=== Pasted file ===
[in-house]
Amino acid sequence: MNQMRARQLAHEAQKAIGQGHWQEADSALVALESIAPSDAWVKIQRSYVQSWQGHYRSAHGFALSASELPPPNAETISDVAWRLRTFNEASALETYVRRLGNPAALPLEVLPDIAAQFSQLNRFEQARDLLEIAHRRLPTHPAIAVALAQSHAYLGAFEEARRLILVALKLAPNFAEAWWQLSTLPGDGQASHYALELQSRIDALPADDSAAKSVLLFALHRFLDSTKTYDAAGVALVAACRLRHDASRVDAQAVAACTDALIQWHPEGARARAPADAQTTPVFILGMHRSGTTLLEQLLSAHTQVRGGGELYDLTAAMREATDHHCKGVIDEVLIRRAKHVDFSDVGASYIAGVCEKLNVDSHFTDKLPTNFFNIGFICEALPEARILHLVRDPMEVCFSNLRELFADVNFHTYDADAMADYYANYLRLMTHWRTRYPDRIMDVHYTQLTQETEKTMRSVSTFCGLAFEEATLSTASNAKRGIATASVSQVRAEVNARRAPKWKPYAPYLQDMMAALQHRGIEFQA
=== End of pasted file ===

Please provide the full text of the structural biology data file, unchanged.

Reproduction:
[in-house]
Amino acid sequence: MNQMRARQLAHEAQKAIGQGHWQEADSALVALESIAPSDAWVKIQRSYVQSWQGHYRSAHGFALSASELPPPNAETISDVAWRLRTFNEASALETYVRRLGNPAALPLEVLPDIAAQFSQLNRFEQARDLLEIAHRRLPTHPAIAVALAQSHAYLGAFEEARRLILVALKLAPNFAEAWWQLSTLPGDGQASHYALELQSRIDALPADDSAAKSVLLFALHRFLDSTKTYDAAGVALVAACRLRHDASRVDAQAVAACTDALIQWHPEGARARAPADAQTTPVFILGMHRSGTTLLEQLLSAHTQVRGGGELYDLTAAMREATDHHCKGVIDEVLIRRAKHVDFSDVGASYIAGVCEKLNVDSHFTDKLPTNFFNIGFICEALPEARILHLVRDPMEVCFSNLRELFADVNFHTYDADAMADYYANYLRLMTHWRTRYPDRIMDVHYTQLTQETEKTMRSVSTFCGLAFEEATLSTASNAKRGIATASVSQVRAEVNARRAPKWKPYAPYLQDMMAALQHRGIEFQA